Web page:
A customer of a technology development agency in Cyprus with whom the friend of mine to which I refer works closely, regaled his appalling experiences to said friend of mine, who in turn spoke to me about it this Thursday.
A privately educated British FX brokerage owner, who has been residing in Hong Kong for many years, is now establishing his operations in London.
This particular gentleman purchased a white label solution from a company called YourOwnBrokerage.com and despite paying them in excess of $24,000 has been completely sidelined, according to the account that was relayed to me.
I have seen the documents that have been signed by both parties, and all of the terms and conditions have been agreed to by both sides, however, according to the individual concerned, the firm has “run off with the money.”
The brokerage owner sent a demand to them and gave ample time to reply, but silence has dominated, and no calls or emails are being answered.
This is not a case of a naive newbie either, as the person concerned is a former JPMorgan partner and has an extensive background in institutional financial services. It was quite rightly explained to me that “unfortunately people from civilized business environments can do, because they are used to efficiency and honesty.”
Viewing the site of the firm that is being accused of this, it shows a US phone number, and boasts “Our extensive knowledge of the payment processing business, as well as industry contacts, enables us to provide clients with insights on industry trends and current market/business practices.”
It also offers the provision of an FX licnese however this appears to be an offshore ‘license’ – there is no such thing. Yes, there is Belize or the Marshall Islands, but that is hardly a license. Among the plethora of offshore islands listed, the firm does purport to offer ASIC registration, FCA licensing and CySec licensing, however any external consultancy that can successfully obtain an ASIC license for a margin FX brokerage, I hold my hat off to, because even doing so directly via dedicated lawyers often does not result in the granting of a license, as these are very hard to come by.
I would recommend sticking firmly to the firms well known in this industry, they are dedicated specialists and have most of the brokers on their books. Firms such as oneZero, Gold-i, PrimeXM, Fortex, or Integral should be the go-to for liquidity management and market integration, and for starting up a brokerage, a specialist lawyer such as MAP S Platis in Cyprus or Sophie Grace in Australia.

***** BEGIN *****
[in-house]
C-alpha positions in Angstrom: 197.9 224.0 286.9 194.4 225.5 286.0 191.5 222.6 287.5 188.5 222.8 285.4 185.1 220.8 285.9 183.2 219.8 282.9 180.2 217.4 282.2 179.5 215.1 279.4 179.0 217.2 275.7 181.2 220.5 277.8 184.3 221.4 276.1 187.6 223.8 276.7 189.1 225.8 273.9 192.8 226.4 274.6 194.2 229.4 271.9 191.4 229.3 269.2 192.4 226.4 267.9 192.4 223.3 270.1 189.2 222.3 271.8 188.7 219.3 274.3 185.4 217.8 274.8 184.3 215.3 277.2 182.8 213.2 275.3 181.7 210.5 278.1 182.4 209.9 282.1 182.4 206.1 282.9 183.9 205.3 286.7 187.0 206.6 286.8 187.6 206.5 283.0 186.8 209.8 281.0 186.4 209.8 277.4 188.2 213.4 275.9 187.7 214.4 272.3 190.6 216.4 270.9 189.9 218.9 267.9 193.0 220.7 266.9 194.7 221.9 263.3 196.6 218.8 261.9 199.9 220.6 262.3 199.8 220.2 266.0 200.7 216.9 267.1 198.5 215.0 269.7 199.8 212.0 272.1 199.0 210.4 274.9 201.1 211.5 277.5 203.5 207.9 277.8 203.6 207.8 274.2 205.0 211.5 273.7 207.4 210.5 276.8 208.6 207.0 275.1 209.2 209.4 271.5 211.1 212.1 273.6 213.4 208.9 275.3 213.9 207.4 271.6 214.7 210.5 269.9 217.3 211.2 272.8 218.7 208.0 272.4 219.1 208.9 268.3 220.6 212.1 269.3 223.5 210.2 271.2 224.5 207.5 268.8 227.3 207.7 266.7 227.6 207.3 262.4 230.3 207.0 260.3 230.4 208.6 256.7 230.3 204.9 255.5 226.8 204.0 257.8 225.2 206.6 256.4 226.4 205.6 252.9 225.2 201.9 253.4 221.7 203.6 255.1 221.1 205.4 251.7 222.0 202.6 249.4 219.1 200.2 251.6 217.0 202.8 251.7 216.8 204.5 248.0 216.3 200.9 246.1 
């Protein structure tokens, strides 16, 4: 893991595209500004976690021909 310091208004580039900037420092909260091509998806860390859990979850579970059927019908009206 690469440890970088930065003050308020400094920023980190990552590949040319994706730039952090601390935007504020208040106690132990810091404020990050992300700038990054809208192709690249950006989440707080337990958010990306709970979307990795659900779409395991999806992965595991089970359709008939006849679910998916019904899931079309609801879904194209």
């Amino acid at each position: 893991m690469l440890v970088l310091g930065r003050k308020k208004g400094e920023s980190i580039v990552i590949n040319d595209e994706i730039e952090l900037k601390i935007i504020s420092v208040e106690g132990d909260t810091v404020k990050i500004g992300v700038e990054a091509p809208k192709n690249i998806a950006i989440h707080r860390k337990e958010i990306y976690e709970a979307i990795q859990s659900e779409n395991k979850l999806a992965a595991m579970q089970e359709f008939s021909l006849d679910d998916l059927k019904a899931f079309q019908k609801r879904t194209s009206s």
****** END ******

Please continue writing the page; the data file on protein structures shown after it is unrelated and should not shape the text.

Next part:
The website of the firm concerned here continues to provide information and has a US telephone number and an address in Portland, Oregon, however the area code 518, which is the main listed number on the website, is Upstate New York, therefore showing that this is a leased line from a VOIP provider outside the United States and that this really is not a US entity. In the US, offshore brokerage is illegal.
There is even a series of odd statistics showing how many ‘successful clients’ the firm has, as well as server uptime and how many orders are executed daily, along with a live chat facility, hosted by “Chris”. .. Yes, and my name is William Shakespeare.
Friday: Multi asset range of your products for FX is almost here
There is soon to be a new connectivity solution that will provide a range of listed futures products from major Chicago-based derivatives exchanges such as CME and ICE to brokerages using the MetaTrader platform.
It is most definitely a natural progression that is required, especially considering that brokerages will be able to offer OTC and listed derivatives products on one MetaTrader platform, thus not alienating core business but also being able to onboard futures and derivatives traders, reducing any leverage liability and gaining access to a whole new band of traders whose minimum deposit sizes are usually over $50,000 and who trade semi-professionally for several years at a time.
Sustainability and future-proofing (pardon the pun) are both vital in this ever-regenerating industry.
I spoke on Friday to the Chicago-based group of 30-year experienced futures industry professionals who are launching it. Watch this space, it will be detailed here in full very soon.
Wishing you all a great week ahead!